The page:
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Working shifts and finding peace with it
By  CMG  •  Posted on  September 1, 2008

The conclusions in a recent StatsCan report on the work-life balance of shift workers are not earth shattering. Based on a survey of Canadians in 2005, day workers are more likely to be satisfied with their work-life balance.

Not surprisingly, the workers who are least satisfied have the least control of their work schedules, those who tend to work split or irregular shifts or work on an on-call or casual basis. (You can find the full report at www.statcan.ca/english/freepub/75-001-XIE/2008108/pdf/10677-en.pdf).

Among Canadian Media Guild members, shift work has only grown in the last few years. For the most part, CMG collective agreements outlaw split shifts and we have tried to avoid provisions that allow for on-call. But our members work for 24-7 operations and night, evening and weekend shifts are the norm.

And it’s unlikely that shift work is going away. As ergonomist Jonathan Tyson wrote in the Pulp and Paper Health and Safety Association publication Guardian in 2002, “you would think that with centuries of experience we would have either figured out how to deal with the health and safety issues that surround shift work, or we would have realized that it just isn’t a good thing and abandoned it altogether. Unfortunately, neither of these is true.”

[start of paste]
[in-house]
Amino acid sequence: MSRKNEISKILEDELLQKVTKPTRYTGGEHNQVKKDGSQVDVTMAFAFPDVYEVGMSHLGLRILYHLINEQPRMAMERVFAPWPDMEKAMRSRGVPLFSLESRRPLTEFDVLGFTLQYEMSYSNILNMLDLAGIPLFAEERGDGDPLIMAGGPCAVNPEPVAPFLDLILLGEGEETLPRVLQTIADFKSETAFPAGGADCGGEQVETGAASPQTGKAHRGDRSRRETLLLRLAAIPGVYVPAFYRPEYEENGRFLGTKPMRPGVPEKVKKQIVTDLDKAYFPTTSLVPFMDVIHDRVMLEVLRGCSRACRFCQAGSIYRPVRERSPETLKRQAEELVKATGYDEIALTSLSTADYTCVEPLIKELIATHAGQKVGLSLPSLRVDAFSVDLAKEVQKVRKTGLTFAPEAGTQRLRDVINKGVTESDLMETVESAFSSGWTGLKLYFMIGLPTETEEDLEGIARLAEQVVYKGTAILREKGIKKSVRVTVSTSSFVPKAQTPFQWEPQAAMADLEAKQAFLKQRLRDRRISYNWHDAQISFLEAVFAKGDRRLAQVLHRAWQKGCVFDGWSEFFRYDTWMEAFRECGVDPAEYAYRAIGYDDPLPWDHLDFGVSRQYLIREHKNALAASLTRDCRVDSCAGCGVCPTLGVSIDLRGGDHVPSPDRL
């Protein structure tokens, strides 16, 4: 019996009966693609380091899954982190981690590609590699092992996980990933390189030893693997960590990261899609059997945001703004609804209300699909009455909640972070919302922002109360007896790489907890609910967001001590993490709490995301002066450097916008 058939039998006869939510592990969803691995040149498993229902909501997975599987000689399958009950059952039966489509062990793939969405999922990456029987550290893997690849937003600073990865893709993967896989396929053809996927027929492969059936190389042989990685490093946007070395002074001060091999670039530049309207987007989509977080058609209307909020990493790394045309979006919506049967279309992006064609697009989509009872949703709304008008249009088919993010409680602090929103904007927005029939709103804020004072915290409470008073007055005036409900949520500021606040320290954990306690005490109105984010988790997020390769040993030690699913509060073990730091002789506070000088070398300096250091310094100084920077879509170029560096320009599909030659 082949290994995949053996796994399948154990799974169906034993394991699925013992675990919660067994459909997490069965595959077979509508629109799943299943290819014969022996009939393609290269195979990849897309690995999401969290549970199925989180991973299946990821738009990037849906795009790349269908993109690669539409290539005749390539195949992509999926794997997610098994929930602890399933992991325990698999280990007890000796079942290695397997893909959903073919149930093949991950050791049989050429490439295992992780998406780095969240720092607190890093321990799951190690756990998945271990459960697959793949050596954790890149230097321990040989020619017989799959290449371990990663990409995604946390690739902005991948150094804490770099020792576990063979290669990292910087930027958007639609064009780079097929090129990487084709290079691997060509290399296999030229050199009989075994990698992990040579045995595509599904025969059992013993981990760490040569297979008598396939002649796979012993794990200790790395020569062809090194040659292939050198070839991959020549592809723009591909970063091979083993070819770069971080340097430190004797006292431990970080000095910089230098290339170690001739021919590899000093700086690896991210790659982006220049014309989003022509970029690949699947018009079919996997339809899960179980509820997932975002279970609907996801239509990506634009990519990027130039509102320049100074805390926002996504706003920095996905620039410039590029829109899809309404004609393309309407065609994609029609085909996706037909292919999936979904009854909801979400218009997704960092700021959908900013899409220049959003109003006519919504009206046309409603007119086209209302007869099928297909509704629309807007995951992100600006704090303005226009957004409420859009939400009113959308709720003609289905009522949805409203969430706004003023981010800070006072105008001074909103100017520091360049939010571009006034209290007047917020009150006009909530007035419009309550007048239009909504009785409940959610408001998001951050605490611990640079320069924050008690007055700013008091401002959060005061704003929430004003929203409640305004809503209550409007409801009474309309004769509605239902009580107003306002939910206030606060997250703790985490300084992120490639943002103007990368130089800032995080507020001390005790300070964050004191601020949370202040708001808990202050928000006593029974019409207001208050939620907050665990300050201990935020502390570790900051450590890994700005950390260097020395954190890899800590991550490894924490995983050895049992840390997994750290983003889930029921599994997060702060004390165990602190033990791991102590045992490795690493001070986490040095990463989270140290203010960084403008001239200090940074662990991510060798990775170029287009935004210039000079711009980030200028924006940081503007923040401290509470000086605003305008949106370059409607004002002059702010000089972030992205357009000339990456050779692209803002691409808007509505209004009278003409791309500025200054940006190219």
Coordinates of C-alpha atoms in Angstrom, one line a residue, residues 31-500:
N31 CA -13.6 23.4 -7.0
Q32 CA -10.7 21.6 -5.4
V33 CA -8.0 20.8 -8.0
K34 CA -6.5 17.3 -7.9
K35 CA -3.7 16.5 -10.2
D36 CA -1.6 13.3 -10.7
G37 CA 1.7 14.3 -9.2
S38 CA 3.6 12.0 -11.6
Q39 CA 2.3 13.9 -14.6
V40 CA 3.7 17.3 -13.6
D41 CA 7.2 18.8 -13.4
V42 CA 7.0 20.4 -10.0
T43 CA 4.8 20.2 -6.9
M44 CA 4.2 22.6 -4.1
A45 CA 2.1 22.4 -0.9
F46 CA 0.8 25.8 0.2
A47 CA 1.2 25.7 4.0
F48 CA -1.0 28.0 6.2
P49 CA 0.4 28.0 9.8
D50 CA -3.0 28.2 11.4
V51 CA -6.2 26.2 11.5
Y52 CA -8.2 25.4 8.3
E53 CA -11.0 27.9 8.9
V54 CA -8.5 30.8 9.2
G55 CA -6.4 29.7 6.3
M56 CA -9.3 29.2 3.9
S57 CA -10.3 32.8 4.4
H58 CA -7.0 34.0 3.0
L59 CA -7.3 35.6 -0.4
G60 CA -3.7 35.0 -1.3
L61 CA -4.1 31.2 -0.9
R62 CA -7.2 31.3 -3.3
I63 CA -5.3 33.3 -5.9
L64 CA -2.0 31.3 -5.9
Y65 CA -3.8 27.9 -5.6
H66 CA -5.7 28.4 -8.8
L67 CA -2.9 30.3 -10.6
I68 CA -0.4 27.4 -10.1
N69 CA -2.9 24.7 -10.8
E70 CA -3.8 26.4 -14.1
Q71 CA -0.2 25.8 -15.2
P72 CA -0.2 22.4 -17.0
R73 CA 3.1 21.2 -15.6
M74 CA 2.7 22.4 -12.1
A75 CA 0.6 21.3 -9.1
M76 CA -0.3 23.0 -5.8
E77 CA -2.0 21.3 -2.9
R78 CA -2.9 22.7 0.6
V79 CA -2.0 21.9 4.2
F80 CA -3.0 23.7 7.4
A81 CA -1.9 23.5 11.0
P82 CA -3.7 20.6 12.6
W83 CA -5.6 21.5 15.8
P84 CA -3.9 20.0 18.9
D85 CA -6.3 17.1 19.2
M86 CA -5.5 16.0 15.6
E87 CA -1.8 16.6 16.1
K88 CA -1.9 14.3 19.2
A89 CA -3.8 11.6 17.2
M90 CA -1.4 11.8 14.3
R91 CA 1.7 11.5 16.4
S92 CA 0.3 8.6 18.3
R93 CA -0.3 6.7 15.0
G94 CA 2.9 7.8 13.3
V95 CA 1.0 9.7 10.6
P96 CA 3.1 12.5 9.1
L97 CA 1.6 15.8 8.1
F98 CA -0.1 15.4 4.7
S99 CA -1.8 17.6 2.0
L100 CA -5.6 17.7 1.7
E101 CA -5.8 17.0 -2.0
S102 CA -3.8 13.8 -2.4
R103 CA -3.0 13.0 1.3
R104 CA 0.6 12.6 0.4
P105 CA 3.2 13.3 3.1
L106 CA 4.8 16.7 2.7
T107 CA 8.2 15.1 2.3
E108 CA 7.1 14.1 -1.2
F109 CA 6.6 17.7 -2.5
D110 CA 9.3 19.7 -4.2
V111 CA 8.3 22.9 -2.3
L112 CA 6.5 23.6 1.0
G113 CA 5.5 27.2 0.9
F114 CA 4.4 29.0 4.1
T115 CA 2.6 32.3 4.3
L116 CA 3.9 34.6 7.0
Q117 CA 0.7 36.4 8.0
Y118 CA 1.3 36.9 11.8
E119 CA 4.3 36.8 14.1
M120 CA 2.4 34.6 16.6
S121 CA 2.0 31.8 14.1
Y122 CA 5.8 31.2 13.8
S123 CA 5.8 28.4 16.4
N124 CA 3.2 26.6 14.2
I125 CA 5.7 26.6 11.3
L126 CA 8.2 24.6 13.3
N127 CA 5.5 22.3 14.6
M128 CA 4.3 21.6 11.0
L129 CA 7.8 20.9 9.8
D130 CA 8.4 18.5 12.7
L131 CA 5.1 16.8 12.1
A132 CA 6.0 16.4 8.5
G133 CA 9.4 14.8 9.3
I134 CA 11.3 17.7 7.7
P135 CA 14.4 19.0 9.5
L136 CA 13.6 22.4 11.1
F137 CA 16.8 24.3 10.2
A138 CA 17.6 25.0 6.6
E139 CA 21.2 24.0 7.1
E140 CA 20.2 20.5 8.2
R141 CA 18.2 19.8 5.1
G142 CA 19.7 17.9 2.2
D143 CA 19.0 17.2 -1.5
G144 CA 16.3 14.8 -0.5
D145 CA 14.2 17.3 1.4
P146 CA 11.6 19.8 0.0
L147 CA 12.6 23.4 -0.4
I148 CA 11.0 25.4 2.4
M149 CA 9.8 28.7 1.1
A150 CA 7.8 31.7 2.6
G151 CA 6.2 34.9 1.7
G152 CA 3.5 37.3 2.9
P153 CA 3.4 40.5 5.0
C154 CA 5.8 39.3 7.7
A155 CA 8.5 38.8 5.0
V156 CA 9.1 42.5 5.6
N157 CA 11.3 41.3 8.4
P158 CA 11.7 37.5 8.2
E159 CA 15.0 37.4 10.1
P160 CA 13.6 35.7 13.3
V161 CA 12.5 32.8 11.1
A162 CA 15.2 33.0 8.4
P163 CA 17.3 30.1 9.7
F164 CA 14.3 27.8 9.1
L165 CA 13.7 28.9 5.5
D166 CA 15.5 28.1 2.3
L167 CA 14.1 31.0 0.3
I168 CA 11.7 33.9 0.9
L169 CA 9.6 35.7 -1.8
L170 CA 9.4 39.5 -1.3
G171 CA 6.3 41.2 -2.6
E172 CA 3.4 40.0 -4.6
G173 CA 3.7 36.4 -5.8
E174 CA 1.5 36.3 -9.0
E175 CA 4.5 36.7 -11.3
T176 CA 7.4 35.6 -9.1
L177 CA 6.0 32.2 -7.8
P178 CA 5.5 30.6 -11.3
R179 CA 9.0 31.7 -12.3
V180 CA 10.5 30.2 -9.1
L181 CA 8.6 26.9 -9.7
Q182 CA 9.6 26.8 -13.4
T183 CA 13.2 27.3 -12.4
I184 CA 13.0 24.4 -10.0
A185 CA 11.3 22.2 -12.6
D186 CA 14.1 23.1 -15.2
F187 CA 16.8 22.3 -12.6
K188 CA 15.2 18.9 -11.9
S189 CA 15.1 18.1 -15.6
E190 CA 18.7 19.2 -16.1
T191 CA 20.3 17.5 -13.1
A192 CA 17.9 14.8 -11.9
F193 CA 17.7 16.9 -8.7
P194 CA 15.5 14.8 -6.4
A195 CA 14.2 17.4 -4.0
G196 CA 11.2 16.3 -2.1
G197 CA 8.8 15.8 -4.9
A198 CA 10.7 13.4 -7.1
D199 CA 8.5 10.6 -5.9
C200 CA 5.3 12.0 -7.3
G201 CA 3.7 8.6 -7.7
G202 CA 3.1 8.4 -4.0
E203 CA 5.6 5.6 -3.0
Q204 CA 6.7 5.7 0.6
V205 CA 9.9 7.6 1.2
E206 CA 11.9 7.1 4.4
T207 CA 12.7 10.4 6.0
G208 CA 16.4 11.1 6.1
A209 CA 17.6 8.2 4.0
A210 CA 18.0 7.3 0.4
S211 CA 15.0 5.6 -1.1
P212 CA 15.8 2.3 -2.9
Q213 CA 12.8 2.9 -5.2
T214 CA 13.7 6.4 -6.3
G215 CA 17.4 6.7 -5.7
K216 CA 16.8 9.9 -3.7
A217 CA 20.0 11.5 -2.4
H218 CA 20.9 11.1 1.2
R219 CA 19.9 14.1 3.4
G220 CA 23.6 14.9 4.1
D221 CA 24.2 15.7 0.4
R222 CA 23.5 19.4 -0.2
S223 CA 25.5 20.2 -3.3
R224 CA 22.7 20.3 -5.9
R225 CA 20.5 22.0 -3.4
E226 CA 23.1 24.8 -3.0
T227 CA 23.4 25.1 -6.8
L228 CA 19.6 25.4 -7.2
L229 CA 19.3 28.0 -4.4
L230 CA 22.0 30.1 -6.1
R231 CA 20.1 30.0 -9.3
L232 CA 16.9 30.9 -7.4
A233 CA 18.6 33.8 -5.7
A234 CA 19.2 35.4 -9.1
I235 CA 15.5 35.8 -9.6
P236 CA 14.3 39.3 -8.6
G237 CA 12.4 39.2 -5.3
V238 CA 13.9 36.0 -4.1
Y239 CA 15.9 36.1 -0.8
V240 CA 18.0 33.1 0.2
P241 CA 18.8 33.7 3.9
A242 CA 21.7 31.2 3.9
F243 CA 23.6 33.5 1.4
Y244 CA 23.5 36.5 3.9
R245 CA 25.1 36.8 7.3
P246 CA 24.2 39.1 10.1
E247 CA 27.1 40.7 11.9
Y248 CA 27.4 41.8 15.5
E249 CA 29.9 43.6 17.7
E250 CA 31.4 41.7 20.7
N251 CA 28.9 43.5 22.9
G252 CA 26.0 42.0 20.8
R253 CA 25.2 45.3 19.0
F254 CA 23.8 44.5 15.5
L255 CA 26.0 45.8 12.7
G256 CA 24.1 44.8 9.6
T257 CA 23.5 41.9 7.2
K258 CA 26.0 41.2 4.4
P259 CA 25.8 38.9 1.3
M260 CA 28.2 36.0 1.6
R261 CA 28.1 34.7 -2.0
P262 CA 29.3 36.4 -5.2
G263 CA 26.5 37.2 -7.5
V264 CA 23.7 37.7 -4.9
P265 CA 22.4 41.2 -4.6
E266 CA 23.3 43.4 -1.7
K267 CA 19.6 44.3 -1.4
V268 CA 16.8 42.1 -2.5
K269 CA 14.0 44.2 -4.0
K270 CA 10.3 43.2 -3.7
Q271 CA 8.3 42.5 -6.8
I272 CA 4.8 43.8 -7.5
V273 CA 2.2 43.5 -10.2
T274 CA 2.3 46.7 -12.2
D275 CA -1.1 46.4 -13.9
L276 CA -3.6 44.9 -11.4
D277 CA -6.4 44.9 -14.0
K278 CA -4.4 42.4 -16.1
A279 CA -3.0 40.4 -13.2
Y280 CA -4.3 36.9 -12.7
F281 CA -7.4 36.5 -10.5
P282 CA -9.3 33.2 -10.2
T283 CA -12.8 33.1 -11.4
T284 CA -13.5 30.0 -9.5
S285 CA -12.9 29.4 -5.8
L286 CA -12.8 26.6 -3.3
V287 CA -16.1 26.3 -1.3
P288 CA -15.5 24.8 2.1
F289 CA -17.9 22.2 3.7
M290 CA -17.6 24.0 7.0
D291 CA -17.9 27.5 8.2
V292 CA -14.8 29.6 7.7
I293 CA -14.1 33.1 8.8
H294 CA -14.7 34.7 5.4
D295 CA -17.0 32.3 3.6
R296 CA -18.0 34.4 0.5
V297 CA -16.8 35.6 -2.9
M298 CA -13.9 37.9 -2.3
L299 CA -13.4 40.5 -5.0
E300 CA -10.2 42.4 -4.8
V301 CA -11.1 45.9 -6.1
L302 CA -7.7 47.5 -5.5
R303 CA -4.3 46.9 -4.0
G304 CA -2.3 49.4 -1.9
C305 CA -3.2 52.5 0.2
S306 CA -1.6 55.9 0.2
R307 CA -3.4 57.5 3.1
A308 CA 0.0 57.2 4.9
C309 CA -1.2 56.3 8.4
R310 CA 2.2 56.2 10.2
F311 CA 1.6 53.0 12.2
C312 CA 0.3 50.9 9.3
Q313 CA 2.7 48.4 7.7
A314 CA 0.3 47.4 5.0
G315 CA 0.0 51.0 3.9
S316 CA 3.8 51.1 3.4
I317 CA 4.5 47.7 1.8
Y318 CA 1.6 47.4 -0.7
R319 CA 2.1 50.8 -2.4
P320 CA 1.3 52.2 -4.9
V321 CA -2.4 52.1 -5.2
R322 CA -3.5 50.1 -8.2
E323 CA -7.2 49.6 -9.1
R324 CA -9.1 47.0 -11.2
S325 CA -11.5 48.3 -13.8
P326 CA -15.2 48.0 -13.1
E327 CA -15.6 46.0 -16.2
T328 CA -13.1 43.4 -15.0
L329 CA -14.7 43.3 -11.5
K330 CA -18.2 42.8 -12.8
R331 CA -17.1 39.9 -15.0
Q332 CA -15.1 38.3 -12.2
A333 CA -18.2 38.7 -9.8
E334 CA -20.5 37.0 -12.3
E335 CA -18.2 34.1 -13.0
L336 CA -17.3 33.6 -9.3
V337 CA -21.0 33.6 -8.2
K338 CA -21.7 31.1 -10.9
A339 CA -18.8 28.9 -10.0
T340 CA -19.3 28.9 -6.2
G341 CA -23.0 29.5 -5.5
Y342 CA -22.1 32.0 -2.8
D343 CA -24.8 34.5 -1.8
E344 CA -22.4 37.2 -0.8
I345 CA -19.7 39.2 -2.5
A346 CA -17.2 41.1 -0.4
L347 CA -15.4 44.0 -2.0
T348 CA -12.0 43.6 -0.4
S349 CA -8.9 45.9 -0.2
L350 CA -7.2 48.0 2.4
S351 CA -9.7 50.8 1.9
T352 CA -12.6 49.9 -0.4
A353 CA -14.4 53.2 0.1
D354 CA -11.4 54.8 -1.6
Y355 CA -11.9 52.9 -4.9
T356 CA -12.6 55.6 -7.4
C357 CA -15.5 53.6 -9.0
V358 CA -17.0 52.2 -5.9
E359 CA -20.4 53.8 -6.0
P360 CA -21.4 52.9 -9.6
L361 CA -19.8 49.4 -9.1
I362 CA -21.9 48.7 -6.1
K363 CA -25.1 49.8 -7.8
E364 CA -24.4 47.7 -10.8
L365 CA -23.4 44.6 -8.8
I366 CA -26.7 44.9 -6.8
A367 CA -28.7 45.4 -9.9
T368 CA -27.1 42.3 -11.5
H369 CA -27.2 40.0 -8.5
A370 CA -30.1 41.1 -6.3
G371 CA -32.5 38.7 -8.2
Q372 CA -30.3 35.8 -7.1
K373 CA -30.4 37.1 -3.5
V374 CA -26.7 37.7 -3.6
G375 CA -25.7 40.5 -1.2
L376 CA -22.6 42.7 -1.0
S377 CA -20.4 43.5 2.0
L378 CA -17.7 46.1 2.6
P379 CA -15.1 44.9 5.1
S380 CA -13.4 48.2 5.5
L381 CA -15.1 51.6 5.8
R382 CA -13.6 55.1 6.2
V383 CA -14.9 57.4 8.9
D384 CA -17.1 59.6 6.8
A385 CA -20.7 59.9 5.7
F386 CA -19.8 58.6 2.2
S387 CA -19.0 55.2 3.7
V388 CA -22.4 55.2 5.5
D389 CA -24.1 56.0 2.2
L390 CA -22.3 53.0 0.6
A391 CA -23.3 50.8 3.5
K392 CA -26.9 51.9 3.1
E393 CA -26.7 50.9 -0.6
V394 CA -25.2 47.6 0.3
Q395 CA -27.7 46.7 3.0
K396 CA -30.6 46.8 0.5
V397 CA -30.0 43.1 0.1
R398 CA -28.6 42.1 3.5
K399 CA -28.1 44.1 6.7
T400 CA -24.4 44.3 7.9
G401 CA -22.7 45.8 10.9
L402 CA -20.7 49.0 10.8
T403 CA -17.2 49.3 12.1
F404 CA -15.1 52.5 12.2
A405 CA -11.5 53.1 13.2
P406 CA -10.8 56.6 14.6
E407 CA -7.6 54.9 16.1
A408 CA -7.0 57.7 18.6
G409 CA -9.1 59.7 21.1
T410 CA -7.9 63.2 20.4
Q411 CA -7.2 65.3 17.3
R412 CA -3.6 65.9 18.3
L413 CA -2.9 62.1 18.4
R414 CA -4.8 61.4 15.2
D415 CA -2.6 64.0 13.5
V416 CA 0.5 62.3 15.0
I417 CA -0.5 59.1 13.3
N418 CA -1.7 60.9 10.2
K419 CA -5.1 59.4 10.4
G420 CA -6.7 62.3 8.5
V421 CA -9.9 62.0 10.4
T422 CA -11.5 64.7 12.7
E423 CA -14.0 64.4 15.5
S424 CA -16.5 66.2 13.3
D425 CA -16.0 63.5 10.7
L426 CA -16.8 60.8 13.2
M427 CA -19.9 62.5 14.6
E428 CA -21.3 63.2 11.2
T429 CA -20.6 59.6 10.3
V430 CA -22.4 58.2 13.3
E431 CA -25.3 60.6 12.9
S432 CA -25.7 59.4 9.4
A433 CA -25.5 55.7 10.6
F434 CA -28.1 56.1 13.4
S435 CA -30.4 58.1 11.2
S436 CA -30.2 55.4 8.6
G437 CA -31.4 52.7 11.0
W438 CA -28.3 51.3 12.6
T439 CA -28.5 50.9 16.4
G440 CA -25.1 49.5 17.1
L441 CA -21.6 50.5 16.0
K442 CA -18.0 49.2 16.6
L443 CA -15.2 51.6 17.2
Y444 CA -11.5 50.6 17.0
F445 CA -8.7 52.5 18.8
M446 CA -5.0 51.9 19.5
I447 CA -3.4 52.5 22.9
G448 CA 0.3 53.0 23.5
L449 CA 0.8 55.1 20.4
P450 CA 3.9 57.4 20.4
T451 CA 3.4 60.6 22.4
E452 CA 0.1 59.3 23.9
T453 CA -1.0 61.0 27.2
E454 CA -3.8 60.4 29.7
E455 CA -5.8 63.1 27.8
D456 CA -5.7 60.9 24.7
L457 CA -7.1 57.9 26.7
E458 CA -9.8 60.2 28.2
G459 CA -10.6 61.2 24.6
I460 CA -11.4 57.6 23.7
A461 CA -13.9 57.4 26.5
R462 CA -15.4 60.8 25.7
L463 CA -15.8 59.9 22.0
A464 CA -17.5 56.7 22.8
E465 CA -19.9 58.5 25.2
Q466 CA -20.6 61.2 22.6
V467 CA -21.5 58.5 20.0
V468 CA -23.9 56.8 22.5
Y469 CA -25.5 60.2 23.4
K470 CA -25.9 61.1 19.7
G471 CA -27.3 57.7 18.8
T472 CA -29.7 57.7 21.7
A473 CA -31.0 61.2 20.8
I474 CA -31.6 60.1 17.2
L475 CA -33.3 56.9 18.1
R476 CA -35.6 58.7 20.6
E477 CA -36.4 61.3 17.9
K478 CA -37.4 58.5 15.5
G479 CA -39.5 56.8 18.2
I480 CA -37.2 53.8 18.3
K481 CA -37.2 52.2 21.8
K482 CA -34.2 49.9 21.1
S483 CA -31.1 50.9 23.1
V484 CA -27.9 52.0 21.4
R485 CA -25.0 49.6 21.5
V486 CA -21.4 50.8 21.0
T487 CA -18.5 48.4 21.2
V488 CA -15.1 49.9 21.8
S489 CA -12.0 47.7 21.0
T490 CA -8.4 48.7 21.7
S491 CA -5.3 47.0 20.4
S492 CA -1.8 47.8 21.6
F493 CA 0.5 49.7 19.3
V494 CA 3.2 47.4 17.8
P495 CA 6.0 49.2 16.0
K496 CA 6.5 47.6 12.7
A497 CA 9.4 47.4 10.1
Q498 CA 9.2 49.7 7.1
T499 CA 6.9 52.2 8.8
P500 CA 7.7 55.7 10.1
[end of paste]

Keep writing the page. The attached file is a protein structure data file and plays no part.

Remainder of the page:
Sleep is the biggest issue, since human beings tend to prefer to sleep during the dark hours and be active during the light ones. Sleep experts provide advice to managers and employees about adjusting to shifts that involve working outside the daytime hours. For the employees, this includes apple-a-day tips such as don’t smoke, participate in wellness programs, get plenty of exercise and avoid overtime.

But a sense of control is also important for peoples’ well-being. That’s why the BC nurses’ union negotiated “responsive shift scheduling,” which allows the nurses themselves to design their rotations to meet their own needs and those of their employer.

Because some workers actually prefer night or evening shifts, including women with family responsibilities, it’s not as unlikely as it may seem to develop shift schedules where employees’ requests can be accommodated. And the very process of being involved in developing a rotation provides a sense of control that is destructively lacking when schedules are imposed from on high.

CMG members at cable broadcaster S-VOX have just negotiated a new scheduling regime for master control that was developed by members themselves to meet their needs, after management announced changes to the shifts that rankled with employees.

“This is exactly the kind of thing that the union can help employees do to take back some control over their day-to-day lives,” says Rob VanSickle, the president of CMG’s S-VOX branch. “We do the work every day and have a very good sense of how to organize it so that it works for us and the organization.”

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